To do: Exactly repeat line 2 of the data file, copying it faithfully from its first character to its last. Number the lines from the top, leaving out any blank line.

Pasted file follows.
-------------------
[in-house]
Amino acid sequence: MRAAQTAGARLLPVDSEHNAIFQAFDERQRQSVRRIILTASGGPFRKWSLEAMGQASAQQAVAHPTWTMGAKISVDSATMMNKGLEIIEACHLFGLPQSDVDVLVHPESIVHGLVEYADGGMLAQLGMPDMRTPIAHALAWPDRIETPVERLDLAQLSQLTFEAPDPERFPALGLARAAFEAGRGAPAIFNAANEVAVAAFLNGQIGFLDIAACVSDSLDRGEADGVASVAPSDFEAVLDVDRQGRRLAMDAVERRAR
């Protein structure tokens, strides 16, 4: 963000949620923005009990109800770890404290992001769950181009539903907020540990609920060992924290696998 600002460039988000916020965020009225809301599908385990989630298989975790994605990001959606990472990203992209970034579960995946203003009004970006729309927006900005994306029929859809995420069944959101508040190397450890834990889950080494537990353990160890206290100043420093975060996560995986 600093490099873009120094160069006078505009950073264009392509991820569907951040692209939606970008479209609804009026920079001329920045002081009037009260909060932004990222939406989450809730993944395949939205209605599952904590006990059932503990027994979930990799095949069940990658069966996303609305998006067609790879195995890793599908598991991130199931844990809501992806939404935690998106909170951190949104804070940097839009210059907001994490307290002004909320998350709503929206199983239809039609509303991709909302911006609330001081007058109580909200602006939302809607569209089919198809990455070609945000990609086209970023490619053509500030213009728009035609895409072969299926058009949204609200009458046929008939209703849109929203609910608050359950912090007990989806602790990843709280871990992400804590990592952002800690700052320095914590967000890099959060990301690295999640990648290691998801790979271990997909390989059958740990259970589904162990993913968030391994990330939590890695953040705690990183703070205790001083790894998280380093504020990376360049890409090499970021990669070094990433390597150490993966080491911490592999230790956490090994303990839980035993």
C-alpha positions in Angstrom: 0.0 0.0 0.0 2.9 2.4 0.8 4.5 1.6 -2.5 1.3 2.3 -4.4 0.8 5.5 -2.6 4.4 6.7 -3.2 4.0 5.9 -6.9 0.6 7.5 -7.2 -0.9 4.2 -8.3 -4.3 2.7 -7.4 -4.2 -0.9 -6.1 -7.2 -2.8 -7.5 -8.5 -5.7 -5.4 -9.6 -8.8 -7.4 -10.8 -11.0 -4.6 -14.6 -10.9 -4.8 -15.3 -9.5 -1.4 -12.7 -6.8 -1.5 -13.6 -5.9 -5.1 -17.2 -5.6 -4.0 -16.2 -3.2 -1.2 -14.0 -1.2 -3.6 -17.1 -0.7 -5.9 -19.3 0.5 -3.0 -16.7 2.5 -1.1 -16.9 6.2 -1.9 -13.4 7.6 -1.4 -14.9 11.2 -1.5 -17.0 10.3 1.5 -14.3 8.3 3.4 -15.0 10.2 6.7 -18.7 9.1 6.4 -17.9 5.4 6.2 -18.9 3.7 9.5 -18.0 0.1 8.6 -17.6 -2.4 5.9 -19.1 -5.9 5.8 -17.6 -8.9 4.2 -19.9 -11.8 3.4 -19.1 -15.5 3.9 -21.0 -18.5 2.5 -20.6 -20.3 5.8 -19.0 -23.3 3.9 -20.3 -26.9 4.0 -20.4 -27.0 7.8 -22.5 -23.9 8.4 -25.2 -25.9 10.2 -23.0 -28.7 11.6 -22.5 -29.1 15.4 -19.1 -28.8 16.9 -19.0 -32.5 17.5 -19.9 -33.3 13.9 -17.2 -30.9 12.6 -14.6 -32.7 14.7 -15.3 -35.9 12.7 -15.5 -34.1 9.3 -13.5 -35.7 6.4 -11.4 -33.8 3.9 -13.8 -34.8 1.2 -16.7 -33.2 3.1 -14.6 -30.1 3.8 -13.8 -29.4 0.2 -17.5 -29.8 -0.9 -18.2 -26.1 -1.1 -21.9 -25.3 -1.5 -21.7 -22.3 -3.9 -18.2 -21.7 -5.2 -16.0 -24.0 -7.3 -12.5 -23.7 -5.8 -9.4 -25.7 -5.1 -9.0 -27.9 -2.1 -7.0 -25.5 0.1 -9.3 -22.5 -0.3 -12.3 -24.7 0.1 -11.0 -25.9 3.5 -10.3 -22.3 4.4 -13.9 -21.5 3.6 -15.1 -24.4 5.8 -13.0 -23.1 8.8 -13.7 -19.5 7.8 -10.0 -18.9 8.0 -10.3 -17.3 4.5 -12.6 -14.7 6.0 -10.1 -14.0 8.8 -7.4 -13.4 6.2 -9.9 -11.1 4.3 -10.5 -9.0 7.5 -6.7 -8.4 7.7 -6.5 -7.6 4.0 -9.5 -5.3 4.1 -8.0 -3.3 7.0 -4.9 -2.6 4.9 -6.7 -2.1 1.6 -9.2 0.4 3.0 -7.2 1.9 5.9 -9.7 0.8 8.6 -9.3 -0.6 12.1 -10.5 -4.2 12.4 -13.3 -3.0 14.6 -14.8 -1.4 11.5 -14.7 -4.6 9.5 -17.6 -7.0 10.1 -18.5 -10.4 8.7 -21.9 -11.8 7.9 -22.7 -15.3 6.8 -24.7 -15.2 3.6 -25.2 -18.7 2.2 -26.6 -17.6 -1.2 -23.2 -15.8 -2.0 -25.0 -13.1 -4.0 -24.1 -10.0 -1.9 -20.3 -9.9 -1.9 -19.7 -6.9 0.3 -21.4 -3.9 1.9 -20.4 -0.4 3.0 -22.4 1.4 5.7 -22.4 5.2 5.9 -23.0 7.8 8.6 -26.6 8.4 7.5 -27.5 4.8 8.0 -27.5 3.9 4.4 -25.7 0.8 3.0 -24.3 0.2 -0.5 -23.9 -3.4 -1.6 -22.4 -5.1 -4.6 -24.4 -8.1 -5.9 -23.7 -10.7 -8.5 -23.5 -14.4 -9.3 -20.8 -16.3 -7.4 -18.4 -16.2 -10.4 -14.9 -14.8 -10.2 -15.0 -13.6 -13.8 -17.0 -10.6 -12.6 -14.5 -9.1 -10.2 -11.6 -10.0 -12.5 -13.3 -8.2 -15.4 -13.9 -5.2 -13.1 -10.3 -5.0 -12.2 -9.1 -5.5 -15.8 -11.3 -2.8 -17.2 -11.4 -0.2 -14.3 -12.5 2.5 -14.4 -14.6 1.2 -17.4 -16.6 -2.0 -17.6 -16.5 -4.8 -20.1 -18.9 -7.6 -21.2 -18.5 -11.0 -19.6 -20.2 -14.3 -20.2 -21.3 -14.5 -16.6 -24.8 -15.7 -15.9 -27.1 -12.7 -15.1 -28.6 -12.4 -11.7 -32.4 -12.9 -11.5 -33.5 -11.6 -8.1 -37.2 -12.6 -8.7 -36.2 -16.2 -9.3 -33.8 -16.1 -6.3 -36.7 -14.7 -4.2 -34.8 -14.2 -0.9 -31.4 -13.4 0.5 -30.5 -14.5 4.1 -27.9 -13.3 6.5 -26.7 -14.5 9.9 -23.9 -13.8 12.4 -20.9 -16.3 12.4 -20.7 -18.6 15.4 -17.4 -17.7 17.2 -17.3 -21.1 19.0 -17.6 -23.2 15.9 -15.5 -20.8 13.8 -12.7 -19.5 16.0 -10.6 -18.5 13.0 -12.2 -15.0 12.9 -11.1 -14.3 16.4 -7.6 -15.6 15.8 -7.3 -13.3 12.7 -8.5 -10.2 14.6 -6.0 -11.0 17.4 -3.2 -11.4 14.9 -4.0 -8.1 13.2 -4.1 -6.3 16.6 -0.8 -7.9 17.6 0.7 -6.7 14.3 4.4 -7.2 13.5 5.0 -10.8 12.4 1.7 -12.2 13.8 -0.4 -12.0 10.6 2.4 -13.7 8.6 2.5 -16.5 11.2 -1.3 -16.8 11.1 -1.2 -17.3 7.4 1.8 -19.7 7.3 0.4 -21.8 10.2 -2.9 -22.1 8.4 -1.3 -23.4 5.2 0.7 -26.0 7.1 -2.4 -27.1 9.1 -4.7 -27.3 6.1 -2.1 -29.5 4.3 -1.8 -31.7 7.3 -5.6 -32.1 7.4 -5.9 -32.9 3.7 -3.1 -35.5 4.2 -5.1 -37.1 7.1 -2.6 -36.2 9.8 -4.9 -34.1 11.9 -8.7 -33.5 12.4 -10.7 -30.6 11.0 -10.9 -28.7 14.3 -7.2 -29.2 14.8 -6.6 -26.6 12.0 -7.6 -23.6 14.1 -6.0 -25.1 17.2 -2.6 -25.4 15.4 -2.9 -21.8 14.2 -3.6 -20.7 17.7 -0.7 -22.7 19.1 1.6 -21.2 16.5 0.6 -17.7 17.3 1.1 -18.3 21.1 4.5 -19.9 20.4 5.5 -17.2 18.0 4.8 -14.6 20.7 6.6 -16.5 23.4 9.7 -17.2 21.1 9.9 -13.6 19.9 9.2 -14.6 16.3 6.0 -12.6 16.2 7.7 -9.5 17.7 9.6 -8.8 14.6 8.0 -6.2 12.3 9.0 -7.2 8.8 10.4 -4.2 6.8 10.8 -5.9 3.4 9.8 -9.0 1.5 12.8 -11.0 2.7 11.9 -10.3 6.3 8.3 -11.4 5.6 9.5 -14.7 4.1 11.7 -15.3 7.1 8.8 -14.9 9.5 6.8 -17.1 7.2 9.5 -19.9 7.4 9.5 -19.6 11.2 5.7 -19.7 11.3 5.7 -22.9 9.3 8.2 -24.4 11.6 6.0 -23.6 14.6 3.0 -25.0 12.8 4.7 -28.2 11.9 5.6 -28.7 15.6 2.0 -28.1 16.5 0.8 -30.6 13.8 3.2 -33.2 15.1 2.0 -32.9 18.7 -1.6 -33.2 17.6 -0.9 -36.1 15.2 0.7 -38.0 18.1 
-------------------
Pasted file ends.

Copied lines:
Amino acid sequence: MRAAQTAGARLLPVDSEHNAIFQAFDERQRQSVRRIILTASGGPFRKWSLEAMGQASAQQAVAHPTWTMGAKISVDSATMMNKGLEIIEACHLFGLPQSDVDVLVHPESIVHGLVEYADGGMLAQLGMPDMRTPIAHALAWPDRIETPVERLDLAQLSQLTFEAPDPERFPALGLARAAFEAGRGAPAIFNAANEVAVAAFLNGQIGFLDIAACVSDSLDRGEADGVASVAPSDFEAVLDVDRQGRRLAMDAVERRAR